Here we have the most open fight on the grid: two seats, five drivers. First up, we have current drivers Esteban Gutierrez and Adrian Sutil. Both have a lot of financial muscle, but neither has given the team much of a reason to be retained. The C33 car looks allergic to corners at the best of times, and with zero points on the board, Sauber may want to reconsider things.

The three drivers vying for these seats are Giedo van der Garde, Sergey Sirotkin and Simona de Silvestro. van der Garde has impressed during his practice runs, but may lose out to Sirotkin if the Russian is ready and the backing is in place. de Silvestro may have to wait another year before stepping up to F1, so is the outside bet. Either way, it would be a big surprise to see no change at Sauber for 2015.

As I wrote earlier today, the future for Caterham is far from clear, so it’s a bit difficult to make much of a prediction regarding its driver line-up. Should Sainz get a place here, Red Bull might opt to keep Vergne on for another year, although it seems unlikely. GP2’s Jolyon Palmer could be another contender, but otherwise, it is still very unclear.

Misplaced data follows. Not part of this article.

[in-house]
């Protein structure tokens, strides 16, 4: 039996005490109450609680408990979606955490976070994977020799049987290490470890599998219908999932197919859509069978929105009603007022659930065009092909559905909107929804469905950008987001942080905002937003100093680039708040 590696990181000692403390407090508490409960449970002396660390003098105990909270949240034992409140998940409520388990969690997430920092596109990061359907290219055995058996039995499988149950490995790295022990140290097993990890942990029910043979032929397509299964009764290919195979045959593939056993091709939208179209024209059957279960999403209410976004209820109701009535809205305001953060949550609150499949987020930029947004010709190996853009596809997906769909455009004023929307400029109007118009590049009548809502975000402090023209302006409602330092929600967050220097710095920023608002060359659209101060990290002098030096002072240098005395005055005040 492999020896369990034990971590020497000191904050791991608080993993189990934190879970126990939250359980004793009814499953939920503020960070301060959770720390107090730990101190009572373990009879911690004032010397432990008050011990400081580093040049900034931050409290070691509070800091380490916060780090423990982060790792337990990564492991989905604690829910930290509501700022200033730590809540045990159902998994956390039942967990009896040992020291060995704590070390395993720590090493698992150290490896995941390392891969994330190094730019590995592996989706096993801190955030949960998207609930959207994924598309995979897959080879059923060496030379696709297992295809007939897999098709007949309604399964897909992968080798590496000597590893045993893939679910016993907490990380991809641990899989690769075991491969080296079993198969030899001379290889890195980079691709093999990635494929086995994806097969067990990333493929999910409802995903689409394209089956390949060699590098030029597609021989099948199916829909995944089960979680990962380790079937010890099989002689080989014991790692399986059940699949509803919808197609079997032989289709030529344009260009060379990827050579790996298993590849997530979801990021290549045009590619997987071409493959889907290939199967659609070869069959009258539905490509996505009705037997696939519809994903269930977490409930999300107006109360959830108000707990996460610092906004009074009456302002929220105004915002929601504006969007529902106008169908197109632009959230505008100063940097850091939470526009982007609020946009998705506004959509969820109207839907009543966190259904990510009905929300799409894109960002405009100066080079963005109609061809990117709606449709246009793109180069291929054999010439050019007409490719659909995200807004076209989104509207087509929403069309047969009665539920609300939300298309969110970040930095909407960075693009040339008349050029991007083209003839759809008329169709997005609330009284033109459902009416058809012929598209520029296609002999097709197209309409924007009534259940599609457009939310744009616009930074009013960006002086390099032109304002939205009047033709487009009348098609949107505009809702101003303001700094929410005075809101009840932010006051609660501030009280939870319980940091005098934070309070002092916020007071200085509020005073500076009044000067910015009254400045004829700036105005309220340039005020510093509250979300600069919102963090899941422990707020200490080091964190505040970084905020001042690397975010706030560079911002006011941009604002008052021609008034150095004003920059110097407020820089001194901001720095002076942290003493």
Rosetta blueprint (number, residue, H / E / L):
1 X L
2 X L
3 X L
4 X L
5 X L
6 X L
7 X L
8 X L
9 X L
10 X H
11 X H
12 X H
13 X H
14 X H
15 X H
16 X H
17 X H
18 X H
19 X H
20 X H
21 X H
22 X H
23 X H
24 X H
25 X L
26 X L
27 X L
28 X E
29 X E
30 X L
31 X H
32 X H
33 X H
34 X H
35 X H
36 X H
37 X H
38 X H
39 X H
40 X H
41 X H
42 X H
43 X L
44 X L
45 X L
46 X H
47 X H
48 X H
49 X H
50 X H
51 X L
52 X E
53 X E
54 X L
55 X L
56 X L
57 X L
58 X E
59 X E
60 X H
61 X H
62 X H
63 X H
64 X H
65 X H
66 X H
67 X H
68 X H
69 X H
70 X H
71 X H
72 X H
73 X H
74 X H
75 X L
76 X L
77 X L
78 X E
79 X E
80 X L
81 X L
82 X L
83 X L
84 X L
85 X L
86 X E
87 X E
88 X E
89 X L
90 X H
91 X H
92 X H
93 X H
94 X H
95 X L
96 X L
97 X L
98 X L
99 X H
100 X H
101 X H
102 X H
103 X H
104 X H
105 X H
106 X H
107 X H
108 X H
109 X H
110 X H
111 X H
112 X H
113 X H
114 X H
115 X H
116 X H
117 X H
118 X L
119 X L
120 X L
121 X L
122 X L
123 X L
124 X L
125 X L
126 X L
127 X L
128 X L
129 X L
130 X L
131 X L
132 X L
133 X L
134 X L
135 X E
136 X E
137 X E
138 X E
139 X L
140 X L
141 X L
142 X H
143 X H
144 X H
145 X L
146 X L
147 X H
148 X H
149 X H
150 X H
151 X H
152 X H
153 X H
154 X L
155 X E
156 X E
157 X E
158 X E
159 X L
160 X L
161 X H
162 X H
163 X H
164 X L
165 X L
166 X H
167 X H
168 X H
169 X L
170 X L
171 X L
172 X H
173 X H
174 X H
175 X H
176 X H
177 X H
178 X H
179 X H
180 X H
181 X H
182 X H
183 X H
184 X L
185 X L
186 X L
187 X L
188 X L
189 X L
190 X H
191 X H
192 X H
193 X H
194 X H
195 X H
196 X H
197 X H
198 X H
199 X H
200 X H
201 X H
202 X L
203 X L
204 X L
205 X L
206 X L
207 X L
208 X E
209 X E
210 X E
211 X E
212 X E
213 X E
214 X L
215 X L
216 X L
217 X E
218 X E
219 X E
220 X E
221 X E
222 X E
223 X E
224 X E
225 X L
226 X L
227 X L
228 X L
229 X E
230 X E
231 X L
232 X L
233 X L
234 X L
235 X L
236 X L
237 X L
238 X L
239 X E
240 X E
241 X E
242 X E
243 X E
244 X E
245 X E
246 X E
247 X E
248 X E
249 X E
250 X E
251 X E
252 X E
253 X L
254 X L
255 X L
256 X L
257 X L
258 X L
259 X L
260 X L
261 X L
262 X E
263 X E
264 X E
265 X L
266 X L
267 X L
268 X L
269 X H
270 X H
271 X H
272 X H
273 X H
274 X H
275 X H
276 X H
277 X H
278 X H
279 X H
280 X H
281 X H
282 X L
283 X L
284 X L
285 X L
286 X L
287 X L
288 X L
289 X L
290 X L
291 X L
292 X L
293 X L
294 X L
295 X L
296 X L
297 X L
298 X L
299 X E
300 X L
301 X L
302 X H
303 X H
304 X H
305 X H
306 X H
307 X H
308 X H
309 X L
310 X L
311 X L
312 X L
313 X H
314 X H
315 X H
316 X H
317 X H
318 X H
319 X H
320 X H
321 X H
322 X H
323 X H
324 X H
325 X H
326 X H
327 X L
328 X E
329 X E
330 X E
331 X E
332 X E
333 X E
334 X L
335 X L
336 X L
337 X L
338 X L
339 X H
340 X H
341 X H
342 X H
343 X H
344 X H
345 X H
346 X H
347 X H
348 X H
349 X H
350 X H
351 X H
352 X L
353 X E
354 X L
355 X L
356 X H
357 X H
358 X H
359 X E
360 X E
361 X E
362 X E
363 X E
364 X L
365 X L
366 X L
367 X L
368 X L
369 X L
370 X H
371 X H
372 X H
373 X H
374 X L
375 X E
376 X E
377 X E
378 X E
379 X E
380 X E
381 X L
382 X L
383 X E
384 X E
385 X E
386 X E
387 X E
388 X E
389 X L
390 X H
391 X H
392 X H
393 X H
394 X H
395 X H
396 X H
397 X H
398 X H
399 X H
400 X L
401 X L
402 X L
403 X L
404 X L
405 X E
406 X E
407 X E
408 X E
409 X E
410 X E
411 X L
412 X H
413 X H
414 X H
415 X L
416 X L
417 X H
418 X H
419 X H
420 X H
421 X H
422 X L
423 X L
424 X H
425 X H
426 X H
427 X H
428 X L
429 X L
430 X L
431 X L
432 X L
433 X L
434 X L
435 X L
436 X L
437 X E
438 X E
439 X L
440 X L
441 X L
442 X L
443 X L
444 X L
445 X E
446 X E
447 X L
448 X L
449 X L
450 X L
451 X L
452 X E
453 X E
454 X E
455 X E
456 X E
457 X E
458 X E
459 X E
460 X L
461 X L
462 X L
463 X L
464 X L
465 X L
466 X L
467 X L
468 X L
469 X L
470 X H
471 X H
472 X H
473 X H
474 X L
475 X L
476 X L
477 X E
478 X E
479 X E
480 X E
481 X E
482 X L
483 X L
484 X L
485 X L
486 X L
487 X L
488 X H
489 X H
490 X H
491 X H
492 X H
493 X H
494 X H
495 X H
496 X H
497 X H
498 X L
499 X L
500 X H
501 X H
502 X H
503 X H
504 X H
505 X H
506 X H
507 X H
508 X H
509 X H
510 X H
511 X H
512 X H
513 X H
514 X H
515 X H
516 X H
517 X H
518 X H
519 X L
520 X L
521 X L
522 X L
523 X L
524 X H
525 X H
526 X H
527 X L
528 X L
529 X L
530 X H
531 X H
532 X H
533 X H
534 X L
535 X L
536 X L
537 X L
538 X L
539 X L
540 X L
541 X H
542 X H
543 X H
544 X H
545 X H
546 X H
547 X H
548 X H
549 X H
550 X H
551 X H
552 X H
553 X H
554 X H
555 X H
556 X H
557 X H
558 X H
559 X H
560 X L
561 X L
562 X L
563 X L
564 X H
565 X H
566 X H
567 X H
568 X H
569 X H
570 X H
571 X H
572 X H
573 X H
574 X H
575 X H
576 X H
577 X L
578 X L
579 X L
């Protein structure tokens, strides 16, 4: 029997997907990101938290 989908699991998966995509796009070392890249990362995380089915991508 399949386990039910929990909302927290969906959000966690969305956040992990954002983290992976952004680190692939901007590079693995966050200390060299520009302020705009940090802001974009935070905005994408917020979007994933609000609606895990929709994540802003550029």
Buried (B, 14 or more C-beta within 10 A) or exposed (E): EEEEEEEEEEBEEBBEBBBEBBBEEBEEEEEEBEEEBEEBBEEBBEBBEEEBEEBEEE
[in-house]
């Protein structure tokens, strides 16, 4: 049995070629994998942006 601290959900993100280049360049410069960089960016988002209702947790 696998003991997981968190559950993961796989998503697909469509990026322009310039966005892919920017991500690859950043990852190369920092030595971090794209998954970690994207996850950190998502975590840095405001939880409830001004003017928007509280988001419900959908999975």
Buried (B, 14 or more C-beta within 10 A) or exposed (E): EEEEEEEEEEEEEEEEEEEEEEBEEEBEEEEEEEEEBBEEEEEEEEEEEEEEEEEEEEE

‘Game-changing’ multi-year agreement will take INDYCAR, NBC Sports ‘to the next level’

Photo: Chris Estrada, NBC Sports
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NEW YORK – As the fourth Nor’easter in three weeks bore down on the Big Apple, it was tough to spot people that were clearly in a good mood.

But Jon Miller, president of programming for NBC Sports and NBCSN, was clearly in a good mood.

On Wednesday morning at 10 am ET, we all found out why: NBC will become the exclusive home of the IndyCar Series and the Indianapolis 500, starting in 2019.

The new three-year deal not only makes “The Greatest Spectacle in Racing” part of the network’s “Championship Season” – its collection of high-profile championship events from May to July – but also reaffirms NBC’s status as the home of motorsports television in the United States.

That status is something Miller doesn’t take for granted.